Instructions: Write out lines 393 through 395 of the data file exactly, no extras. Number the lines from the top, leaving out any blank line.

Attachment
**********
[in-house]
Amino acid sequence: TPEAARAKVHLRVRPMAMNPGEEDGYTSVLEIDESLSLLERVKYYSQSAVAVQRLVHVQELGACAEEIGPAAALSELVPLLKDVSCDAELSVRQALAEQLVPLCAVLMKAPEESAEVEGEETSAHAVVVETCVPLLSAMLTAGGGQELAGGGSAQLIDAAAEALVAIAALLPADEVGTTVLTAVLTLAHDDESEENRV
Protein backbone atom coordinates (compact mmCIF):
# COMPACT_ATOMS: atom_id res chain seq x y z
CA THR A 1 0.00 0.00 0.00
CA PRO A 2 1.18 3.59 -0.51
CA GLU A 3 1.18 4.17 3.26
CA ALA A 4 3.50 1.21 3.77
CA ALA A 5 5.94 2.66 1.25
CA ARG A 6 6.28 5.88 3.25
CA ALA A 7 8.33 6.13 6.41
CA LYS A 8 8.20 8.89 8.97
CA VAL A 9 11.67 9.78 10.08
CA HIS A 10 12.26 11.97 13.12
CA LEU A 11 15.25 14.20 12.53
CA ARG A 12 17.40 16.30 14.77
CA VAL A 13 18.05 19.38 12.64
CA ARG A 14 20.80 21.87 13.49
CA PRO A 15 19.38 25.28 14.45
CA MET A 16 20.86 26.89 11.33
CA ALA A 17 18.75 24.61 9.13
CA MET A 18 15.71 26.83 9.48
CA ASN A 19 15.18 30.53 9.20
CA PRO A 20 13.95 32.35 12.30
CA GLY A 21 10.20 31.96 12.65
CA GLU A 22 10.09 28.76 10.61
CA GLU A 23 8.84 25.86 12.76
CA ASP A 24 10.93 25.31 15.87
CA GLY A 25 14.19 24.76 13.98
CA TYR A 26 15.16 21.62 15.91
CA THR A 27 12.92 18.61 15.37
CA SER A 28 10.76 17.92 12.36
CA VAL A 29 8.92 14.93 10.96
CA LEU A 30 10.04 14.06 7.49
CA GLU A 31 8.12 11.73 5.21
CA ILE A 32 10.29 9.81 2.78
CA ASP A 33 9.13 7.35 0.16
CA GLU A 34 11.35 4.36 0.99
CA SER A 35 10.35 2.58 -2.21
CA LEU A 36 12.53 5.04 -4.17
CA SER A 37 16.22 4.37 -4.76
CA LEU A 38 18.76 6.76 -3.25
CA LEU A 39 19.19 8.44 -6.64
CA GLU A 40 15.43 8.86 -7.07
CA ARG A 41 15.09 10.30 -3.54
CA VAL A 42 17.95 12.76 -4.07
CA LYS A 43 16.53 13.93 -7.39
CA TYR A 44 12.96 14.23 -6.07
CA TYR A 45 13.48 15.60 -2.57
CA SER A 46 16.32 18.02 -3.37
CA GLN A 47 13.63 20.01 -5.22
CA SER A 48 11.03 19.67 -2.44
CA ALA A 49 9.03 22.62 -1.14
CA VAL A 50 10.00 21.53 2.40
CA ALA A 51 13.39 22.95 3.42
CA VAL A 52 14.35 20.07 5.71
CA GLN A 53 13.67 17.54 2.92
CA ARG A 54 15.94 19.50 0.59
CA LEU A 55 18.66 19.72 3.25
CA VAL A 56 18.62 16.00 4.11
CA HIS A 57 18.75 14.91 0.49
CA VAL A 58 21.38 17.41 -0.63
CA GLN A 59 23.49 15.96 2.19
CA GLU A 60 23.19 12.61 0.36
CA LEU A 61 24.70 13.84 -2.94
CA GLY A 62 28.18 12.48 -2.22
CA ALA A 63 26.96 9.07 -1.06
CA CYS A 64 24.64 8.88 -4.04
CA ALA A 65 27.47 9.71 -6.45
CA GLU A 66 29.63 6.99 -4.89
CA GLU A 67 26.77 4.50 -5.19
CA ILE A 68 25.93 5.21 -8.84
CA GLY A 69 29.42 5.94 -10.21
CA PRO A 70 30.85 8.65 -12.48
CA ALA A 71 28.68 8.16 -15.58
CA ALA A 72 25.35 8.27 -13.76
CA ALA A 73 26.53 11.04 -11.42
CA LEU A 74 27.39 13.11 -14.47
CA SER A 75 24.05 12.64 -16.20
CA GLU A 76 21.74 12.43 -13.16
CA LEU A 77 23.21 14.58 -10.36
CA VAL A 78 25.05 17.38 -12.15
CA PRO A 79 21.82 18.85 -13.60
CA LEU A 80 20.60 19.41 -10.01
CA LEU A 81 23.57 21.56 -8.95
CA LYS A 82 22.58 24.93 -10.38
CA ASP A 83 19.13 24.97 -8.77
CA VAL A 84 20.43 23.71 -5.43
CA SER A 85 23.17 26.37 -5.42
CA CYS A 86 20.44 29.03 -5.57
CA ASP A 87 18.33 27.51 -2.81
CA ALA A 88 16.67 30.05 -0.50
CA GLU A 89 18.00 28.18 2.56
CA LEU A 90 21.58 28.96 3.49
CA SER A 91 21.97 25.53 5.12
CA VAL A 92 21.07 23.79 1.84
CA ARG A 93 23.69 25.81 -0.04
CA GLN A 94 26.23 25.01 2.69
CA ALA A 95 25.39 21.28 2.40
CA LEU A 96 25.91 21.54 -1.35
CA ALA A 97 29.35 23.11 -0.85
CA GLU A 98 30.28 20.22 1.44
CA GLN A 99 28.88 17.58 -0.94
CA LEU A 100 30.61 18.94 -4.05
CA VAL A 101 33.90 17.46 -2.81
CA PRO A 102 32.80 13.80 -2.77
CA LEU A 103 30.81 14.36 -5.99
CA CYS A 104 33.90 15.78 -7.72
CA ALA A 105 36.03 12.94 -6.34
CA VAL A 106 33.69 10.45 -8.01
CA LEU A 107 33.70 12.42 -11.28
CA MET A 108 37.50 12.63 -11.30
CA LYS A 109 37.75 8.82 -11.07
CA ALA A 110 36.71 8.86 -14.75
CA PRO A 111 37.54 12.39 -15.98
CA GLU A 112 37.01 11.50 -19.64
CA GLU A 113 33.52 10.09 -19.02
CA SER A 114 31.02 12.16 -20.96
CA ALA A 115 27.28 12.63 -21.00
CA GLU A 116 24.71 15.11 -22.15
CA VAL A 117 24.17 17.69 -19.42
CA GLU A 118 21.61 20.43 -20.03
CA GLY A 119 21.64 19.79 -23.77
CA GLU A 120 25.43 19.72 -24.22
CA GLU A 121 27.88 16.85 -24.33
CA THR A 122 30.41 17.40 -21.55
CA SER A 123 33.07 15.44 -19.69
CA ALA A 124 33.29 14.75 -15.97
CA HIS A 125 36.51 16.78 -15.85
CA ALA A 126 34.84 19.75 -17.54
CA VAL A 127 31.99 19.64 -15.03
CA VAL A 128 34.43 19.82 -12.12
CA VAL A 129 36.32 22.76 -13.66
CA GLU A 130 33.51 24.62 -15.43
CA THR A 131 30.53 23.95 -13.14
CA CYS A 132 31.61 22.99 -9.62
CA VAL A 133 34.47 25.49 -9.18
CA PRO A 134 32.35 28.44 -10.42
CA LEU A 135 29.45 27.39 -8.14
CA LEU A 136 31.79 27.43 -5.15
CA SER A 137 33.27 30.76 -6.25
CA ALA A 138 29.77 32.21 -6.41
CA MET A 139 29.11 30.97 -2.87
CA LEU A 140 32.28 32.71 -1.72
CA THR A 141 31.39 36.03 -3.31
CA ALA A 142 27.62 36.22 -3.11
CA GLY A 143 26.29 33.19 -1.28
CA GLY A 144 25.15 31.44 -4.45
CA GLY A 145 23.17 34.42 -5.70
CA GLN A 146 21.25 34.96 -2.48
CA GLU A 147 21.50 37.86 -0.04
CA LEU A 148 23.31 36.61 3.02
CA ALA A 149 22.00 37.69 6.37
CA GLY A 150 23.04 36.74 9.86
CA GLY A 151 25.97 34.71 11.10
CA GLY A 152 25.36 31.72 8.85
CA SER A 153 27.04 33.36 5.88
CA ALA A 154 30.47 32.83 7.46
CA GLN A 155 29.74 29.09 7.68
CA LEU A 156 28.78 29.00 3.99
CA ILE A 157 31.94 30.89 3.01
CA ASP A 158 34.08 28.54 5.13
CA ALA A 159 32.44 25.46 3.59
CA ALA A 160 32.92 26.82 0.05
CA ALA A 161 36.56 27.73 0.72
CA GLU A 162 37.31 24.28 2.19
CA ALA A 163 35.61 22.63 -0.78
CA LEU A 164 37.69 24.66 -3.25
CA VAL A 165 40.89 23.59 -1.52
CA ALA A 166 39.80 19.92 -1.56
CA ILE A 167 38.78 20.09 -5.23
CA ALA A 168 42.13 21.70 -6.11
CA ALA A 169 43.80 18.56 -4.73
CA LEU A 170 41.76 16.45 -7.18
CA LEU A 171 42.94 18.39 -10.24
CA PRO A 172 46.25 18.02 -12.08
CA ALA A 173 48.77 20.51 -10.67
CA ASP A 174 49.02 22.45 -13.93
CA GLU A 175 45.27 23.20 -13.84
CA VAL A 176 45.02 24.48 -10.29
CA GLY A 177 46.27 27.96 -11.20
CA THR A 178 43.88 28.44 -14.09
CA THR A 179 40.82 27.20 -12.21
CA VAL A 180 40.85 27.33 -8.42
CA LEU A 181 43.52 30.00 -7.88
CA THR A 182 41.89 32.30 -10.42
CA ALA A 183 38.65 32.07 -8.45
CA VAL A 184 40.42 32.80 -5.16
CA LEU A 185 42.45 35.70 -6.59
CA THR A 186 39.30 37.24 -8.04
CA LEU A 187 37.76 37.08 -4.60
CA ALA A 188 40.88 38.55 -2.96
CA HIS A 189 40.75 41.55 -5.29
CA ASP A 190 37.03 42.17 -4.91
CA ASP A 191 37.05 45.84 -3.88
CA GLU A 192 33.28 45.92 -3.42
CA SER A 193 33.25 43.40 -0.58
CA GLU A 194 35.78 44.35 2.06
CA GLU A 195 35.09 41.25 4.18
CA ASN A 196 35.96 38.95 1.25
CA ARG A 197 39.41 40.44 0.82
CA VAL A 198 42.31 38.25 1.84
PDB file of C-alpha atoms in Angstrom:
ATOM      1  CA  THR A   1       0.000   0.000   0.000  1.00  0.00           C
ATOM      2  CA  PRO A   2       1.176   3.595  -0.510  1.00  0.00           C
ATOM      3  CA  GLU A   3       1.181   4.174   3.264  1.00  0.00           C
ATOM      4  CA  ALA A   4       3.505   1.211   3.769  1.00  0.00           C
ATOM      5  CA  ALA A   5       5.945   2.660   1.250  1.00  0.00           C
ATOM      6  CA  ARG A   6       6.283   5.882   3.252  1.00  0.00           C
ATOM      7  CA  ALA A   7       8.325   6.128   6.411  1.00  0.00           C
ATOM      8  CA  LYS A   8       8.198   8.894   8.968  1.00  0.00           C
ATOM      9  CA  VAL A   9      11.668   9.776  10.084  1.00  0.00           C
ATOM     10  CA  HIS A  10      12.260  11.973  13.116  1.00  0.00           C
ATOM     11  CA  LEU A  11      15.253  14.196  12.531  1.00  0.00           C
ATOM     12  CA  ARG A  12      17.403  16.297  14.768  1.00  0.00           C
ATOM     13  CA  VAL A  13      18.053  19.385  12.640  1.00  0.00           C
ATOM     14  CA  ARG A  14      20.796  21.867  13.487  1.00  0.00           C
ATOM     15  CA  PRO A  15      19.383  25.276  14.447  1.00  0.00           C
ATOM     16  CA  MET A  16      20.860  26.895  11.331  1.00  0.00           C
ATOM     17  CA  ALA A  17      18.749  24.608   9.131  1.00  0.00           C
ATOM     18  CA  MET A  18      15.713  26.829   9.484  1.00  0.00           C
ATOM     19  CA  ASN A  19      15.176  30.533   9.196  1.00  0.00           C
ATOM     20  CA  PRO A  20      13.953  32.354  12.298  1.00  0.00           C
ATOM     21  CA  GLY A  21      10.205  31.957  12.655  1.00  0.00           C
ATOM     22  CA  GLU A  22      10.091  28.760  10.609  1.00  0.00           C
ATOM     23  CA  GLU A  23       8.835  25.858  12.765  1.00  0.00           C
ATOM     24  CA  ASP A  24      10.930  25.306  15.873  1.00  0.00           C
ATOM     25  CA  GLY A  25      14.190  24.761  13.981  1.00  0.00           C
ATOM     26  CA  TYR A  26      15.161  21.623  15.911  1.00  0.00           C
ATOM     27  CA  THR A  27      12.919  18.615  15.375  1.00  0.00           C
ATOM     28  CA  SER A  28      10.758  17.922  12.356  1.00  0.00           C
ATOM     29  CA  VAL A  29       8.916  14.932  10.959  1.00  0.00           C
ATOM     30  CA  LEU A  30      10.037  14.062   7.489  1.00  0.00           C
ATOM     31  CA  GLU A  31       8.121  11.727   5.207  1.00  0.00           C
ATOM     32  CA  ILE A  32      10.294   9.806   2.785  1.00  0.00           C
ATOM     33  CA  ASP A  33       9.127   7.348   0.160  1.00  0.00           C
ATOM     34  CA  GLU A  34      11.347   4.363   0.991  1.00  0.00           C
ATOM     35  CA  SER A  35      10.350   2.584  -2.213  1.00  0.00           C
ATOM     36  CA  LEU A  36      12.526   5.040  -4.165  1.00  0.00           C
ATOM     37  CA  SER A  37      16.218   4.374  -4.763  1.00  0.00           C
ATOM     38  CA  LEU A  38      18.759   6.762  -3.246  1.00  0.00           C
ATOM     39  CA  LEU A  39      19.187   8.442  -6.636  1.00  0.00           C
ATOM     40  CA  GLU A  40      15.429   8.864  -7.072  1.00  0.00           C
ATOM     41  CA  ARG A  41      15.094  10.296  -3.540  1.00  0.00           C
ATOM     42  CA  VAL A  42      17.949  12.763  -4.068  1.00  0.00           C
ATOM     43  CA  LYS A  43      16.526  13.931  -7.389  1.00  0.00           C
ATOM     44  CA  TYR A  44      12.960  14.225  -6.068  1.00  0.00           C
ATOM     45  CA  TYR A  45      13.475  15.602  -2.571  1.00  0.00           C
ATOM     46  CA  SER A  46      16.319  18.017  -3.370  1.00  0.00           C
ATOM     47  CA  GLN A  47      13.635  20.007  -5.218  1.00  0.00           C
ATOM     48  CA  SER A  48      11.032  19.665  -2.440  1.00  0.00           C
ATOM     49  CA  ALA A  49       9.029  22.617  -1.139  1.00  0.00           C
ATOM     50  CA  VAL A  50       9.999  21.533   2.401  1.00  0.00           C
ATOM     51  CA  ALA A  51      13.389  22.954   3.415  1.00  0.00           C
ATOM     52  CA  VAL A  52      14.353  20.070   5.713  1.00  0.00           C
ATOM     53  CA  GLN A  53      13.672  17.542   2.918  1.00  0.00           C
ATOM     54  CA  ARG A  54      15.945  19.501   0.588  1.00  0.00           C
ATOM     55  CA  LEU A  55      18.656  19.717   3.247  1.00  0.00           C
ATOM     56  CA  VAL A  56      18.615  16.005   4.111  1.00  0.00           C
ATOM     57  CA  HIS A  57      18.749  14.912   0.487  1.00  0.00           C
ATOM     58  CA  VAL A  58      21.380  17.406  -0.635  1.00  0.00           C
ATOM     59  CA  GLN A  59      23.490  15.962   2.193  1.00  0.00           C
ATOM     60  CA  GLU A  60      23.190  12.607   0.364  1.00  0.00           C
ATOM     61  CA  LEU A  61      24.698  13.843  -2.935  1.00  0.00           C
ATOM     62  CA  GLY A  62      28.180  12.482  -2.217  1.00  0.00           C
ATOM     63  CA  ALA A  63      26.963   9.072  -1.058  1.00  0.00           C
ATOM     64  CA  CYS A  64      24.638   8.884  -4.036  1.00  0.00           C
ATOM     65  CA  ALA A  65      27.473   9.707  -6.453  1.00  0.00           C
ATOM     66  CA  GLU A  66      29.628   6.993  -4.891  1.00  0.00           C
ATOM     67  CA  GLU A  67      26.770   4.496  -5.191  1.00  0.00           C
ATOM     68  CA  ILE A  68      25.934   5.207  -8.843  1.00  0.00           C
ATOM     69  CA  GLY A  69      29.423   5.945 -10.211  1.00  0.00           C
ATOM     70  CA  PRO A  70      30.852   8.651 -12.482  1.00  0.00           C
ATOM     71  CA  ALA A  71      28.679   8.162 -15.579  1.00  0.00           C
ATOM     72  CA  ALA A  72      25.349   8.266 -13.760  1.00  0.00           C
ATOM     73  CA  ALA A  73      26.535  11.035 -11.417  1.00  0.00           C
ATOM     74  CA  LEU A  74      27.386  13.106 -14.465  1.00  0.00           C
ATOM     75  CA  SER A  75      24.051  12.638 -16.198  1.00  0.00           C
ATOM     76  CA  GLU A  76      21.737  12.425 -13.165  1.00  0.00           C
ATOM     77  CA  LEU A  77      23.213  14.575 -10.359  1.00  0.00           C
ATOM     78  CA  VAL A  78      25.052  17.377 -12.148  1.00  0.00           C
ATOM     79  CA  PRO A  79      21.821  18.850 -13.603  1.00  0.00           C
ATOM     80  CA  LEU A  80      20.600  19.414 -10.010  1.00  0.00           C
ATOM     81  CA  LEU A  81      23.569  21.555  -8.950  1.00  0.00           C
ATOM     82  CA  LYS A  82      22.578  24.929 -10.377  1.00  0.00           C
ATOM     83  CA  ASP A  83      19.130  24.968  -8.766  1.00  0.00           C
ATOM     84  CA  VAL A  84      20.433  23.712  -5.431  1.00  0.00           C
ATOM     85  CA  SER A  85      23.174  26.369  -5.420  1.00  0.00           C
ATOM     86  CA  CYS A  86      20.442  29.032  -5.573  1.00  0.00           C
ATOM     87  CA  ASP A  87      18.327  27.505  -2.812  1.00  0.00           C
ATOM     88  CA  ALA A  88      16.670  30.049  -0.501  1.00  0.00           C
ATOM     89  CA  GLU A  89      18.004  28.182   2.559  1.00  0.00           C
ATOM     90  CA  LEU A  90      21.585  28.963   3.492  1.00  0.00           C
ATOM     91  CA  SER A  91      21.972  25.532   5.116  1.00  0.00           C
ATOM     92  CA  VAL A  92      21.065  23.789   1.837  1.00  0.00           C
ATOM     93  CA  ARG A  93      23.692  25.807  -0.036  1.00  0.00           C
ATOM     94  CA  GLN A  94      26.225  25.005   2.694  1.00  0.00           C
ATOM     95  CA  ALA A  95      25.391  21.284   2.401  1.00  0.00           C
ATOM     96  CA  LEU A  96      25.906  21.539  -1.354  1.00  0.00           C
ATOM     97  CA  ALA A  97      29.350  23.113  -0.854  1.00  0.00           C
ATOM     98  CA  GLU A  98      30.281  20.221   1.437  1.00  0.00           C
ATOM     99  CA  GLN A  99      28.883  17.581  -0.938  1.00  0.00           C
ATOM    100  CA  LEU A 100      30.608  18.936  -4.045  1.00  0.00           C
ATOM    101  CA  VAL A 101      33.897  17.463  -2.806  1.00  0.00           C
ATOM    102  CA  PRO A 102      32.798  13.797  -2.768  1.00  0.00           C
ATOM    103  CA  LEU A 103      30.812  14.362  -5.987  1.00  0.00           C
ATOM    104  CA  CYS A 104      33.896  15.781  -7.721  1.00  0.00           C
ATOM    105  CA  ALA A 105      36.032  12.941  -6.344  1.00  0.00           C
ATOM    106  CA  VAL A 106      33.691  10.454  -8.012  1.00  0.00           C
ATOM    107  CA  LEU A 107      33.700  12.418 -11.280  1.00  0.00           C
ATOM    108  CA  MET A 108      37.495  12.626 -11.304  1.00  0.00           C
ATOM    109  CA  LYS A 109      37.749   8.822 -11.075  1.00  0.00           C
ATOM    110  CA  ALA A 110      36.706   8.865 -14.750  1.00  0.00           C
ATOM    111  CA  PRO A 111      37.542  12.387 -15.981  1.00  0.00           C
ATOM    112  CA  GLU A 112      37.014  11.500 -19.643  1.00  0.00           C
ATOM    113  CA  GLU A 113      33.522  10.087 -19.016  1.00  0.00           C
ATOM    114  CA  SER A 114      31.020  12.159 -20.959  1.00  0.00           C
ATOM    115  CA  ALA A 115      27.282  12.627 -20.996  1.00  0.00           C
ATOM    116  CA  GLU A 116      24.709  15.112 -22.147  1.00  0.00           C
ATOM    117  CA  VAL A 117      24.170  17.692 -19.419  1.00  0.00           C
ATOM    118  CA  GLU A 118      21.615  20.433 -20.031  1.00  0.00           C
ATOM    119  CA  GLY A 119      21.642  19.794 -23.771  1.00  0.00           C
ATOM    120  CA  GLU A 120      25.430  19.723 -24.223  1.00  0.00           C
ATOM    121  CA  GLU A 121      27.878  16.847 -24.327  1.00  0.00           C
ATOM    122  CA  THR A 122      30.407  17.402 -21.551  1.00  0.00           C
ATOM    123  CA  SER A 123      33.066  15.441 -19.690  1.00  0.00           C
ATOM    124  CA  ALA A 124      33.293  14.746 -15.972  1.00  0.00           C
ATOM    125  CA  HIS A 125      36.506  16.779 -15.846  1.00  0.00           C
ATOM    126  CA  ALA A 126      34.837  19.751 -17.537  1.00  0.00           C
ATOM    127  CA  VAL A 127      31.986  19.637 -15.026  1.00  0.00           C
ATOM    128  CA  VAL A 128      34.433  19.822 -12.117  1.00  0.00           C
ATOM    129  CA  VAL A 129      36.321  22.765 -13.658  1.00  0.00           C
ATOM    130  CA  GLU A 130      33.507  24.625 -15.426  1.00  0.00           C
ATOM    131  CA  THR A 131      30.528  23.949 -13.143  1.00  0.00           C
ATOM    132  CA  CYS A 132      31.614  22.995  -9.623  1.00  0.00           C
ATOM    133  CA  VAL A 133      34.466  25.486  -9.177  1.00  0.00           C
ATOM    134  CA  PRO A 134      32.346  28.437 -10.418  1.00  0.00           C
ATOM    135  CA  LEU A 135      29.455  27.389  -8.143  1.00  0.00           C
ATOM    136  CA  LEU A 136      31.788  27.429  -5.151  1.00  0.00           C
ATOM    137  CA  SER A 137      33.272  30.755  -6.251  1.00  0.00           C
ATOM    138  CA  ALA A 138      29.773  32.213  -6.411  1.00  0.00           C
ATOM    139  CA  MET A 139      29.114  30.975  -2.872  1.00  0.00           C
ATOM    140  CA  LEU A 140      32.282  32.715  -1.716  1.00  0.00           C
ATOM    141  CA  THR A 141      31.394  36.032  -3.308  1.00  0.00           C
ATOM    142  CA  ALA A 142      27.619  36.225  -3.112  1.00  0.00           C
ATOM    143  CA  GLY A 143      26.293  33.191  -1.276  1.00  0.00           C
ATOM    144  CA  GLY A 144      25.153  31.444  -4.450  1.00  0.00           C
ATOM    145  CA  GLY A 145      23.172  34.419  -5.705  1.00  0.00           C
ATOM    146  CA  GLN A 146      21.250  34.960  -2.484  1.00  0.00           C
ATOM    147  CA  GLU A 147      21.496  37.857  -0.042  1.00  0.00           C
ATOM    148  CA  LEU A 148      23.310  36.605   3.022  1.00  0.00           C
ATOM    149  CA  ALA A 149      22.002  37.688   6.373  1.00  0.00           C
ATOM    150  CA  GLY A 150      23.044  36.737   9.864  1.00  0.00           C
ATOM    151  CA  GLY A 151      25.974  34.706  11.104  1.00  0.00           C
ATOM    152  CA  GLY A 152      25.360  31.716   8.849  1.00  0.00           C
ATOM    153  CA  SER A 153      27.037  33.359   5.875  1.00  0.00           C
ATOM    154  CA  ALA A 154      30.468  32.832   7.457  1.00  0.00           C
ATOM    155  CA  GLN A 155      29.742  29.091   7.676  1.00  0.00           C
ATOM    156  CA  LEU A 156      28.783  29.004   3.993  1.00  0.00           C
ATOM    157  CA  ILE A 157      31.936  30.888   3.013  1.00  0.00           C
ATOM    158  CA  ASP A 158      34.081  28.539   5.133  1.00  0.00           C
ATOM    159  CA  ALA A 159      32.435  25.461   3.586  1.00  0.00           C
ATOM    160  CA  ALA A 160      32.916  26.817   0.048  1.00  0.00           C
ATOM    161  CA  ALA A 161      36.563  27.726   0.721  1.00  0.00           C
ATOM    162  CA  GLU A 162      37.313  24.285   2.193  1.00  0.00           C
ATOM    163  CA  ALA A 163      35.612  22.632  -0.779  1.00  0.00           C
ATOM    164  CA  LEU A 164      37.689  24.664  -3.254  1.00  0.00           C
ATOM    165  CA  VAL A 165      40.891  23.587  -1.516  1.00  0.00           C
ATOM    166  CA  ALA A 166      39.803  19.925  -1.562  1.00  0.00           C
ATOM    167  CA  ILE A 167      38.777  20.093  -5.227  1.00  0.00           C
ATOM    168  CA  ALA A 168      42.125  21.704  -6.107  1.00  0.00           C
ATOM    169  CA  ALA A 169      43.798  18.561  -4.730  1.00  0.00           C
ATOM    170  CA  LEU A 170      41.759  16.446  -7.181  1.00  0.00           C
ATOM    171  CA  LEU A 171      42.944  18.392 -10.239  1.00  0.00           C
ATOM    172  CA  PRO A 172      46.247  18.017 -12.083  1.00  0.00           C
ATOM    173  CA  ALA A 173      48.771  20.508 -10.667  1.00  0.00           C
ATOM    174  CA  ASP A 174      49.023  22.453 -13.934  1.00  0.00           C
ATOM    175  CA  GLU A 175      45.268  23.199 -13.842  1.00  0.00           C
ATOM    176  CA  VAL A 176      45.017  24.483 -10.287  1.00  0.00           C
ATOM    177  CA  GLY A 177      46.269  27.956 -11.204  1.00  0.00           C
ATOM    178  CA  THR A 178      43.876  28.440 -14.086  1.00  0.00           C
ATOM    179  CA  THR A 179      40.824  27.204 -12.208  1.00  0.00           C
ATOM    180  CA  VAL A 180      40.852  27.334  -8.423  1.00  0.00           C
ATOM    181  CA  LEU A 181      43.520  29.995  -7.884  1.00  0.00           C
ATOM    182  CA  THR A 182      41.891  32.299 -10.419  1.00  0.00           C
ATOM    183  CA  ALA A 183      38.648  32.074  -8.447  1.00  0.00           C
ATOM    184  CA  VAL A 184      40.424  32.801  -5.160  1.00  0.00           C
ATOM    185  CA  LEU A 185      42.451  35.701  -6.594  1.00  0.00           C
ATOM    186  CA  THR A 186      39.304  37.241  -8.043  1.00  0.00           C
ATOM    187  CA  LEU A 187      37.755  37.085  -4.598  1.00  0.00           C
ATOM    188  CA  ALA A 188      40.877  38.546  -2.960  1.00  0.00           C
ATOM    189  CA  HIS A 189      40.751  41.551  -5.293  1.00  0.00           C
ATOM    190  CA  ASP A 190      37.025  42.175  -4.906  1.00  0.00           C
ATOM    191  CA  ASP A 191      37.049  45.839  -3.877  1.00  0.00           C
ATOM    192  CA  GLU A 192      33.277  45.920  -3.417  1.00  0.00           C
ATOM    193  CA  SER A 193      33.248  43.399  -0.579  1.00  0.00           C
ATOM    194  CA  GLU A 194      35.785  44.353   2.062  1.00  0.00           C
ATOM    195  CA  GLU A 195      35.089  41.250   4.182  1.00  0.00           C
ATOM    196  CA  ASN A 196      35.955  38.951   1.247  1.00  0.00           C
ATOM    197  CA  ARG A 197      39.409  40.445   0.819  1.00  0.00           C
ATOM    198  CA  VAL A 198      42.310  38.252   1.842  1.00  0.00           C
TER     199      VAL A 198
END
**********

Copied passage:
ATOM    190  CA  ASP A 190      37.025  42.175  -4.906  1.00  0.00           C
ATOM    191  CA  ASP A 191      37.049  45.839  -3.877  1.00  0.00           C
ATOM    192  CA  GLU A 192      33.277  45.920  -3.417  1.00  0.00           C